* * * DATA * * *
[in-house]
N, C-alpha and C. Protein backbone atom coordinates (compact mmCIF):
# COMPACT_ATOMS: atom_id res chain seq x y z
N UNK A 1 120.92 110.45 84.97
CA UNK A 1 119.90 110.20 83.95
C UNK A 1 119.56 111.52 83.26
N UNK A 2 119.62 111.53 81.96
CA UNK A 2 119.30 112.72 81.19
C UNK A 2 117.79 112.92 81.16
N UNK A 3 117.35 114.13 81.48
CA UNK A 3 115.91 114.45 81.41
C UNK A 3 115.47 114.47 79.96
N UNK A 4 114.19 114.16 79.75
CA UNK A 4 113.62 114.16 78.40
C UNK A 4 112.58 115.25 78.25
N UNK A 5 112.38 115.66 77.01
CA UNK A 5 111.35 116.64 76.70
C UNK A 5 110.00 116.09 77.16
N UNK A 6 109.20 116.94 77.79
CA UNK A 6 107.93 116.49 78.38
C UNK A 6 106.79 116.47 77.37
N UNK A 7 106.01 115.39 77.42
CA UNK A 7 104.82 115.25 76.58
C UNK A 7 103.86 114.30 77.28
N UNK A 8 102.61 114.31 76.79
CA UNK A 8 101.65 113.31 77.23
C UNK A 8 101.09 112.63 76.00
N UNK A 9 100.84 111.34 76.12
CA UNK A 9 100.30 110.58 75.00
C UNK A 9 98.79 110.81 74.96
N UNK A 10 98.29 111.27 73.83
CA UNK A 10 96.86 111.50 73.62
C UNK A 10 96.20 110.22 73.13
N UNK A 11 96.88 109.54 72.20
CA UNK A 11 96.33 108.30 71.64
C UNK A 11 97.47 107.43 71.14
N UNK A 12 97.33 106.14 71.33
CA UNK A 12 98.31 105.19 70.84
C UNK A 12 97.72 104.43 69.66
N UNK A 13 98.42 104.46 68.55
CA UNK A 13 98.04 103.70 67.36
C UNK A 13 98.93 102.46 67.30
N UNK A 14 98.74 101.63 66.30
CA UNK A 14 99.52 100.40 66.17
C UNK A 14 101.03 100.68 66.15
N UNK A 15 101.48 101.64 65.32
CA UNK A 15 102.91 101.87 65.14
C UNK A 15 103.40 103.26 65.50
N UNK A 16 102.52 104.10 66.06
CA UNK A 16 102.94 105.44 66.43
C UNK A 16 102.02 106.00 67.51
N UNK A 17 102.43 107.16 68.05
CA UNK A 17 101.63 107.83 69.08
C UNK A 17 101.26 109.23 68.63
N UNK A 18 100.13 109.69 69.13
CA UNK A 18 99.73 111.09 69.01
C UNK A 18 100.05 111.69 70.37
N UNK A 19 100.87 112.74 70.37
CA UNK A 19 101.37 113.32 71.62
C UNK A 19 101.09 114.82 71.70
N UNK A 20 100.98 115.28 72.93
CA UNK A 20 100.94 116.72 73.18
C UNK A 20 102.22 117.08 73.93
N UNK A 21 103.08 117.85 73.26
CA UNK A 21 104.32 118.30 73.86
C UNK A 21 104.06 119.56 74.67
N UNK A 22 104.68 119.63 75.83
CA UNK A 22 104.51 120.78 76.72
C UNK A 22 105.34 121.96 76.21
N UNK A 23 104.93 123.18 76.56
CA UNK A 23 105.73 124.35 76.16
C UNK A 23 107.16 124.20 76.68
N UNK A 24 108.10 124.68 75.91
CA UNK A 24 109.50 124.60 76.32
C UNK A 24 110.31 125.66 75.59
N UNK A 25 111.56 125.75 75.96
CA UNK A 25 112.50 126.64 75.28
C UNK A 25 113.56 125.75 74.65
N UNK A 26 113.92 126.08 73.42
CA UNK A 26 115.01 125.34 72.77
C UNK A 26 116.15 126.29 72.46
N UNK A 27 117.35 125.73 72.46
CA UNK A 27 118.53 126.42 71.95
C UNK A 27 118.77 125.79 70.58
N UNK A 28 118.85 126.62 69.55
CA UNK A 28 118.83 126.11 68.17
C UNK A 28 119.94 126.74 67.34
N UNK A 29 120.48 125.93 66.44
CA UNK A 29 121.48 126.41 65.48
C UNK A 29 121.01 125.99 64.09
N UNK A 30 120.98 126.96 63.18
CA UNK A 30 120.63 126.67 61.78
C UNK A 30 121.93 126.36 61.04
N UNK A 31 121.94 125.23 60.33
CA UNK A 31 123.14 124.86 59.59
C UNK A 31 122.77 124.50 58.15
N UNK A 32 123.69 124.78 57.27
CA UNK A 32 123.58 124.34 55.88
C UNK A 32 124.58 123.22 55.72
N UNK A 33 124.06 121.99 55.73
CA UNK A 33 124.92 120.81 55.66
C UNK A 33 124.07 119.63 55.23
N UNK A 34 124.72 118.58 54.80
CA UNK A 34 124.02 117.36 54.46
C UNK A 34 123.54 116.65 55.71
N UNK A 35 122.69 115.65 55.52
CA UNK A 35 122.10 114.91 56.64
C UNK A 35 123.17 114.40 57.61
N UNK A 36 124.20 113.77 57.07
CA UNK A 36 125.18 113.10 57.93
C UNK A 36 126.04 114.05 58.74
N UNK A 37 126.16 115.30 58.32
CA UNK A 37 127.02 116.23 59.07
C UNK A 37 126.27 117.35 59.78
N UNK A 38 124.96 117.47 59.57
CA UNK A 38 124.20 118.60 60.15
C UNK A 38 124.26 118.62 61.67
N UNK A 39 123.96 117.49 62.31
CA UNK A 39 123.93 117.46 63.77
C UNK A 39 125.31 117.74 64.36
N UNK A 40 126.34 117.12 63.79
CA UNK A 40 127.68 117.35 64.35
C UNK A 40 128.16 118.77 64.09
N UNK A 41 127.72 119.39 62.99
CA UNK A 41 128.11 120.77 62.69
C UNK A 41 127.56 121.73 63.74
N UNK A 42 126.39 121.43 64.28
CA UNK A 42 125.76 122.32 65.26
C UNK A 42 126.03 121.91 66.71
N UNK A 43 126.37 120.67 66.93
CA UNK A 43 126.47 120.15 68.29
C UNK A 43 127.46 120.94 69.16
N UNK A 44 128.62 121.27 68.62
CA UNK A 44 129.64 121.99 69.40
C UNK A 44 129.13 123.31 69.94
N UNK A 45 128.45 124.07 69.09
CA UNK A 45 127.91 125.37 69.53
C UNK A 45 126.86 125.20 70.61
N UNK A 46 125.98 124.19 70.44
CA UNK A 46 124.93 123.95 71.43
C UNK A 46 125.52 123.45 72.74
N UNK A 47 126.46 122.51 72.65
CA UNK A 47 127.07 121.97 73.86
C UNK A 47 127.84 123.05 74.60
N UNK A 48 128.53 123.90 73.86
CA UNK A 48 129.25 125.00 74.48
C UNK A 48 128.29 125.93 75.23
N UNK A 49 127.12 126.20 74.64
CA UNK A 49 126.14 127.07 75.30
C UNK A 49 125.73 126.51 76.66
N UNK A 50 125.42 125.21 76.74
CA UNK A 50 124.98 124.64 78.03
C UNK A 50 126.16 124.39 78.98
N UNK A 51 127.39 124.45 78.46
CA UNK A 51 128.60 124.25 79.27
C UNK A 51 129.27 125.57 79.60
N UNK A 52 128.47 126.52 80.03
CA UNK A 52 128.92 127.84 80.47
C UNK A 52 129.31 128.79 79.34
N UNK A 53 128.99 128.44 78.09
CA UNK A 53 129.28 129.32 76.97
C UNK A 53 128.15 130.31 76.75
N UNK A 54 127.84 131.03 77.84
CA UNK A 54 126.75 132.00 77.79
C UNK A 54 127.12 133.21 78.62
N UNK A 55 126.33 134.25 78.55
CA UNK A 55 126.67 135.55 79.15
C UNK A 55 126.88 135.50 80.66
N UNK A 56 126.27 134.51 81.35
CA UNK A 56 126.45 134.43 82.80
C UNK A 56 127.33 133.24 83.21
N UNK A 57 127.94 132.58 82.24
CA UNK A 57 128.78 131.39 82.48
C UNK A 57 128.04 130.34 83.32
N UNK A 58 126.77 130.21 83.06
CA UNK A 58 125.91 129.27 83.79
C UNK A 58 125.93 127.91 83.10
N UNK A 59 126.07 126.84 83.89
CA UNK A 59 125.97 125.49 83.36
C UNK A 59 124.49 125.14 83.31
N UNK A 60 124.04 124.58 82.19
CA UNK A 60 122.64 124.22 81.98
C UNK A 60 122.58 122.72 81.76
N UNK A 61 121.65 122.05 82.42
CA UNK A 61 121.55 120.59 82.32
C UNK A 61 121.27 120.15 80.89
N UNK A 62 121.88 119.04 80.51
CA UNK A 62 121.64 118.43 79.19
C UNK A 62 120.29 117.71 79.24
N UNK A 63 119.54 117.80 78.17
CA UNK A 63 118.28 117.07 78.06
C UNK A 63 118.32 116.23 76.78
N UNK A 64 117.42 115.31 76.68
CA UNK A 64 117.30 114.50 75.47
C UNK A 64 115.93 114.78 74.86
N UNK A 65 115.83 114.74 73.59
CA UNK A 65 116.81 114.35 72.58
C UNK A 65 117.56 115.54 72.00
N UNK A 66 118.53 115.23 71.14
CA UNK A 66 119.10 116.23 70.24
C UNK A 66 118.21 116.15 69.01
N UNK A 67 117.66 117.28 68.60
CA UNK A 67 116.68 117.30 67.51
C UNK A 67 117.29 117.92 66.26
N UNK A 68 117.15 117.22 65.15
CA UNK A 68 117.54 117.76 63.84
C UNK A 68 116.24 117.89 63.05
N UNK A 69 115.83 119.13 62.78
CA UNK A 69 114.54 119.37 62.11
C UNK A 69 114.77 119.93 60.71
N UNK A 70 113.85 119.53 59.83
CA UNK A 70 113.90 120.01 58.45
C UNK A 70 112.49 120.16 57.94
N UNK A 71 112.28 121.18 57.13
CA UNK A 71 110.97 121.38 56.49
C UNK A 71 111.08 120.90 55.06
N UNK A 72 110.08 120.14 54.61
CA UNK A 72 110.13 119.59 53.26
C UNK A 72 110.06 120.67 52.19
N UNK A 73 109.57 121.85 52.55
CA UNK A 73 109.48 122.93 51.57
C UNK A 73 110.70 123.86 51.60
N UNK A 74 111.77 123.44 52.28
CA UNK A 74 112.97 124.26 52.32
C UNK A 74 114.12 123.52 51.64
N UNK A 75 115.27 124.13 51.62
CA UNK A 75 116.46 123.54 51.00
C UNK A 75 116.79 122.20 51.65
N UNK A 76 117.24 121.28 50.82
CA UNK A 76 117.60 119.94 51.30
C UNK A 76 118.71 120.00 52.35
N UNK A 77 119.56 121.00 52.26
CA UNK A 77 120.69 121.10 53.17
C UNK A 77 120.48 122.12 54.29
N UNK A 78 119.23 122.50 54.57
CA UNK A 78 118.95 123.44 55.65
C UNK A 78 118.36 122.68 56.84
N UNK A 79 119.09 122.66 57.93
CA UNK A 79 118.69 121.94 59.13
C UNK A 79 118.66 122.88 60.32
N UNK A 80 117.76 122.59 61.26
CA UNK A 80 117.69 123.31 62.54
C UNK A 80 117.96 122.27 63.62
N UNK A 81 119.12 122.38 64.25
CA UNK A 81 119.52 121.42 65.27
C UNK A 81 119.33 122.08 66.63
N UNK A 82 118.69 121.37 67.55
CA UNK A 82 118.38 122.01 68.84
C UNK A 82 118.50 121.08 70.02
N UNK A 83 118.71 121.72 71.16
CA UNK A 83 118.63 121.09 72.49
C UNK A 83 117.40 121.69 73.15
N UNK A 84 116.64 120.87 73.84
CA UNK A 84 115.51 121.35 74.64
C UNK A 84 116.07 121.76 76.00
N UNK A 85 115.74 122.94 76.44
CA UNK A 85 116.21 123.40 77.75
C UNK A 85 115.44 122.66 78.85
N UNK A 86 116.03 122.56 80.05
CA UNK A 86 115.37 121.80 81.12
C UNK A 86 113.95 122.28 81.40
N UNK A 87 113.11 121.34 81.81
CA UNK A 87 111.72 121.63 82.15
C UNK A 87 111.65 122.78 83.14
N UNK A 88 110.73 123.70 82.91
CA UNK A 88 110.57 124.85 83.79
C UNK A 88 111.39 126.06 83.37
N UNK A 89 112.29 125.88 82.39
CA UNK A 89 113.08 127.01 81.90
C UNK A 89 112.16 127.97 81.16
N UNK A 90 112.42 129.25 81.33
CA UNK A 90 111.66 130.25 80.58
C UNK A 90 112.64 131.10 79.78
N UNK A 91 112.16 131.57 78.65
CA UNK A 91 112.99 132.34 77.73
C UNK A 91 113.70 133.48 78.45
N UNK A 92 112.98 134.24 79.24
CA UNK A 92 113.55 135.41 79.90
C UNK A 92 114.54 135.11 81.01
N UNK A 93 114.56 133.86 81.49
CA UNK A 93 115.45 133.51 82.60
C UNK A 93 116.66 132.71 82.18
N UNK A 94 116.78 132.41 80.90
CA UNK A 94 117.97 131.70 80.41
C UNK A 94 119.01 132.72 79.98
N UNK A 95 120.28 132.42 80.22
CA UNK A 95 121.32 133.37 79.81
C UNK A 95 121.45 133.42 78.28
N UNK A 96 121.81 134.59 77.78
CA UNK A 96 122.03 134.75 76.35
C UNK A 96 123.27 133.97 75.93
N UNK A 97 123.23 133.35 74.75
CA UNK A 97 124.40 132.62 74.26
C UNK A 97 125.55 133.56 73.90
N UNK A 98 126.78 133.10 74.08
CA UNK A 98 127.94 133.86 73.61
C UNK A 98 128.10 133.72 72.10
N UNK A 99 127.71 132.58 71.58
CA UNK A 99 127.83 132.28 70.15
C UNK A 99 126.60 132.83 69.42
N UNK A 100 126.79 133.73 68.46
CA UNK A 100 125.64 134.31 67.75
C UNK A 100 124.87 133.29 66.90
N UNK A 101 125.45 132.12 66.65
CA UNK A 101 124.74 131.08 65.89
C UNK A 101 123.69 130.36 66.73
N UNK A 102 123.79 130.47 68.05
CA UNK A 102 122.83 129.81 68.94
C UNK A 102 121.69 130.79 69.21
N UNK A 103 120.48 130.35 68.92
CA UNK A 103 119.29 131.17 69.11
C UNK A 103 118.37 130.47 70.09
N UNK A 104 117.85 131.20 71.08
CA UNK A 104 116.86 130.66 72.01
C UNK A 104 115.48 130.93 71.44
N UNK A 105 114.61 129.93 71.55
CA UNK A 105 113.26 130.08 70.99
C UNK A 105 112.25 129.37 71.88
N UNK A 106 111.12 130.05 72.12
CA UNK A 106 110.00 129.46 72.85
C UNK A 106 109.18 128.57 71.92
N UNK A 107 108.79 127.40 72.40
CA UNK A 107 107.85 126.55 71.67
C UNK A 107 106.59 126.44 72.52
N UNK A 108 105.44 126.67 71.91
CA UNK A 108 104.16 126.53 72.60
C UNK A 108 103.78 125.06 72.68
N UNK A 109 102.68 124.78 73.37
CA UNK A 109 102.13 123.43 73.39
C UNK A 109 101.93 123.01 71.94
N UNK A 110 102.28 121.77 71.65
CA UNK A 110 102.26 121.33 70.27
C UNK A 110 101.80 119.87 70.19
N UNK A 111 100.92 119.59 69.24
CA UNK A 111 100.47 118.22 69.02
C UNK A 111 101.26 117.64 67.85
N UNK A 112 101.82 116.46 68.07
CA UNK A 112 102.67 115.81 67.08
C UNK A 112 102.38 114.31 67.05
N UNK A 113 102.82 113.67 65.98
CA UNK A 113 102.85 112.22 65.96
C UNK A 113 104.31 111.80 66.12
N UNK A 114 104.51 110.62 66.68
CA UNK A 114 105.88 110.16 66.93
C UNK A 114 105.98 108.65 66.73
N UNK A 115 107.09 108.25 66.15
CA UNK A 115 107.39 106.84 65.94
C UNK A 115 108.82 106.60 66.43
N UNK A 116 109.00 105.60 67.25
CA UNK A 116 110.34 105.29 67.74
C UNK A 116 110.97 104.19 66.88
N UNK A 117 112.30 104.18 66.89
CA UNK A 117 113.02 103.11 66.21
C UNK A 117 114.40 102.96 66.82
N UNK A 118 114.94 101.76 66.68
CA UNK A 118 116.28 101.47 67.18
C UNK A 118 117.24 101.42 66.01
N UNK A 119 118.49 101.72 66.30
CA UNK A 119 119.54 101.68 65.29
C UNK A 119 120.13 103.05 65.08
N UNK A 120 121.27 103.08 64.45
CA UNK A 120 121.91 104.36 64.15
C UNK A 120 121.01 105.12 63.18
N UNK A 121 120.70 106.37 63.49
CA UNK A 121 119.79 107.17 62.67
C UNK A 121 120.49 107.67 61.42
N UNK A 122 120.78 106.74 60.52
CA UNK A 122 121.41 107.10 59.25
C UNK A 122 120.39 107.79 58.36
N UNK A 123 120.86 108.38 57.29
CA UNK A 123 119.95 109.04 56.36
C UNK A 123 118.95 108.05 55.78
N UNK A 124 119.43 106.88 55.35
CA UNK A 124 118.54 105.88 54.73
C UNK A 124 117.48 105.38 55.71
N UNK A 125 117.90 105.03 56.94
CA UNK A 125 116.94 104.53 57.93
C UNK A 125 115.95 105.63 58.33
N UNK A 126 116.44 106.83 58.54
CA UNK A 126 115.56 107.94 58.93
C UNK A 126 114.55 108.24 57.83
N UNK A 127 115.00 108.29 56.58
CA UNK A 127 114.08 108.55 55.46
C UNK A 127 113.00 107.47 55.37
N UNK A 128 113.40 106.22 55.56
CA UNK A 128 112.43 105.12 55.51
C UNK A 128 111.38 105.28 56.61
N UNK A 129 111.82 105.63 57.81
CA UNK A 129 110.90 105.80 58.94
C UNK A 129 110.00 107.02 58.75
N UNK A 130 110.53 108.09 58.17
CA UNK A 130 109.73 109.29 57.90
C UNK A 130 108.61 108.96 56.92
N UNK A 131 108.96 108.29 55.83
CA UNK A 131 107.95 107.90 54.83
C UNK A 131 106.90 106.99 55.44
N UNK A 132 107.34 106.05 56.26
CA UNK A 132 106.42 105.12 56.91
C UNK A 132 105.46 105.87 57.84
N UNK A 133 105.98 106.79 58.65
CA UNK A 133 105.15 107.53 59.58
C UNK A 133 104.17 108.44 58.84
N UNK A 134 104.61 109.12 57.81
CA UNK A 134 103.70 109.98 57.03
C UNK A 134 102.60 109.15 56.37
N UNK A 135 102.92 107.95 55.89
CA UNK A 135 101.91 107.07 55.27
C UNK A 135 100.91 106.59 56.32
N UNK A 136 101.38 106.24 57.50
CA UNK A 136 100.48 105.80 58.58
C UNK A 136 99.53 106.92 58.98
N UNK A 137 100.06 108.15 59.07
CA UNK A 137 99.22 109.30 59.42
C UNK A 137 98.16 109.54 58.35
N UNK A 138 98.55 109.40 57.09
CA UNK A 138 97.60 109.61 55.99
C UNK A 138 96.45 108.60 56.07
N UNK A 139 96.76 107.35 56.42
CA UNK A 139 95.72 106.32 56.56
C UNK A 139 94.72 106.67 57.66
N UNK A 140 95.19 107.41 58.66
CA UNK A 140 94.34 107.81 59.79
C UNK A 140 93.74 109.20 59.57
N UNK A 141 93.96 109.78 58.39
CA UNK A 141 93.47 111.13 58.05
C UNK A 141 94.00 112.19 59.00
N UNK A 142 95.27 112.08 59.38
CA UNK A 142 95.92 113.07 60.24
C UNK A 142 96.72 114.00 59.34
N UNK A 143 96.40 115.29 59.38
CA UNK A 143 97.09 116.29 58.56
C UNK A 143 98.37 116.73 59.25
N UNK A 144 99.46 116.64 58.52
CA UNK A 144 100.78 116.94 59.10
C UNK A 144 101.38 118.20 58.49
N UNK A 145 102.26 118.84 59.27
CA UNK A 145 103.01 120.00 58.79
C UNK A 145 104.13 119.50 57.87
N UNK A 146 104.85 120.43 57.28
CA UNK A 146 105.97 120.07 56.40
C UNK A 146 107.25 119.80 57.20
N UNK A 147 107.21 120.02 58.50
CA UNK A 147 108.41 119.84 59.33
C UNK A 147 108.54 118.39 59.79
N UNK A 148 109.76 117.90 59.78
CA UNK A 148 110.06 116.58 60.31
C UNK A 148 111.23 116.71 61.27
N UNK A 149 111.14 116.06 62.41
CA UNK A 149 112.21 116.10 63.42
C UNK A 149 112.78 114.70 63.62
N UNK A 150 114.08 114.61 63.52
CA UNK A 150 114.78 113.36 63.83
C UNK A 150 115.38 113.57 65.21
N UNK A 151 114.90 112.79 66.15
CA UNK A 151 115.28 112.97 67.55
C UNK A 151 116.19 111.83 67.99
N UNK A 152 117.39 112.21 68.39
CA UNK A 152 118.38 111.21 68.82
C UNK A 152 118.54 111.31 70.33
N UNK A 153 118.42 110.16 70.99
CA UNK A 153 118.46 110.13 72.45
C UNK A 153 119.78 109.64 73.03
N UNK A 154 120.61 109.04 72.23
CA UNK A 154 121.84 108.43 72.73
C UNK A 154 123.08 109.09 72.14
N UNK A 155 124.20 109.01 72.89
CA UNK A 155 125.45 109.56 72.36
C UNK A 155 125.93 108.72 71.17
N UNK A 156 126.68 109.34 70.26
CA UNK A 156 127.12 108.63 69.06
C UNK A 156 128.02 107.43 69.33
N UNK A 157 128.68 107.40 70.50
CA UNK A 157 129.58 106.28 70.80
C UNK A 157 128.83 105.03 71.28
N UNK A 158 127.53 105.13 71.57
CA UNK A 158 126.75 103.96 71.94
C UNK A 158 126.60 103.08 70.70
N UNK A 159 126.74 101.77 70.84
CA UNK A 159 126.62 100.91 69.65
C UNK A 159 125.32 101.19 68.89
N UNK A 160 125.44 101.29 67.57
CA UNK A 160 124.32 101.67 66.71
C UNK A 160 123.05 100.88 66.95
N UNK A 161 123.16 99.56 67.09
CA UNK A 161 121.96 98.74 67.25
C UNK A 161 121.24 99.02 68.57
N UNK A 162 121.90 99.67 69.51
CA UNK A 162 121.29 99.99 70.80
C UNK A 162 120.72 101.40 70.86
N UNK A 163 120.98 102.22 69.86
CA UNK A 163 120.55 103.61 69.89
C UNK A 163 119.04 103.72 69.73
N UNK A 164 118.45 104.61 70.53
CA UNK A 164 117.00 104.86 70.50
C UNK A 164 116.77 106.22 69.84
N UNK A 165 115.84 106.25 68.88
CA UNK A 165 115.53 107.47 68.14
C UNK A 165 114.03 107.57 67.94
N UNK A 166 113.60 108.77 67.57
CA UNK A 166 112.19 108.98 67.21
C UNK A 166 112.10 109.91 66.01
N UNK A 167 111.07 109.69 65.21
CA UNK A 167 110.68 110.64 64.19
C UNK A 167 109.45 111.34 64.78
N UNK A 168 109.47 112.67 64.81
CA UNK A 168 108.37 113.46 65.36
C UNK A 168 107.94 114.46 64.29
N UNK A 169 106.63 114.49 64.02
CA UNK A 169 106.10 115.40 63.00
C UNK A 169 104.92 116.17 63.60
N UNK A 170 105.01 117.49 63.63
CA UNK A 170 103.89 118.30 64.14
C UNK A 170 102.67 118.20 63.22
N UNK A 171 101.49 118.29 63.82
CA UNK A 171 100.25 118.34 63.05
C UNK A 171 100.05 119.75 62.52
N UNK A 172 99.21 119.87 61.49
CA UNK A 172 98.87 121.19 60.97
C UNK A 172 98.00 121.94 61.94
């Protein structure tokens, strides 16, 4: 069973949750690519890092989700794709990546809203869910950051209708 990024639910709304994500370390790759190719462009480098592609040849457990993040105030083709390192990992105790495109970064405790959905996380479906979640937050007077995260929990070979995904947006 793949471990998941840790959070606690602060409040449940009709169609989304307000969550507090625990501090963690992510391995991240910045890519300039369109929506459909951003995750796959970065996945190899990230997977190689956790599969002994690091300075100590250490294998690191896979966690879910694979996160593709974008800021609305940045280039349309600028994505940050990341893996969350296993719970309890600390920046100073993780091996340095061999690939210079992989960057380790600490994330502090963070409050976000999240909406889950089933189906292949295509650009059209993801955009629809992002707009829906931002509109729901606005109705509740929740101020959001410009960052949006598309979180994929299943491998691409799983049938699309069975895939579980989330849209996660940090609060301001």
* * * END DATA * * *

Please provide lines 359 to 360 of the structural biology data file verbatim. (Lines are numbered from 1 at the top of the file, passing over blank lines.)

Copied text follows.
CA UNK A 119 119.54 101.68 65.29
C UNK A 119 120.13 103.05 65.08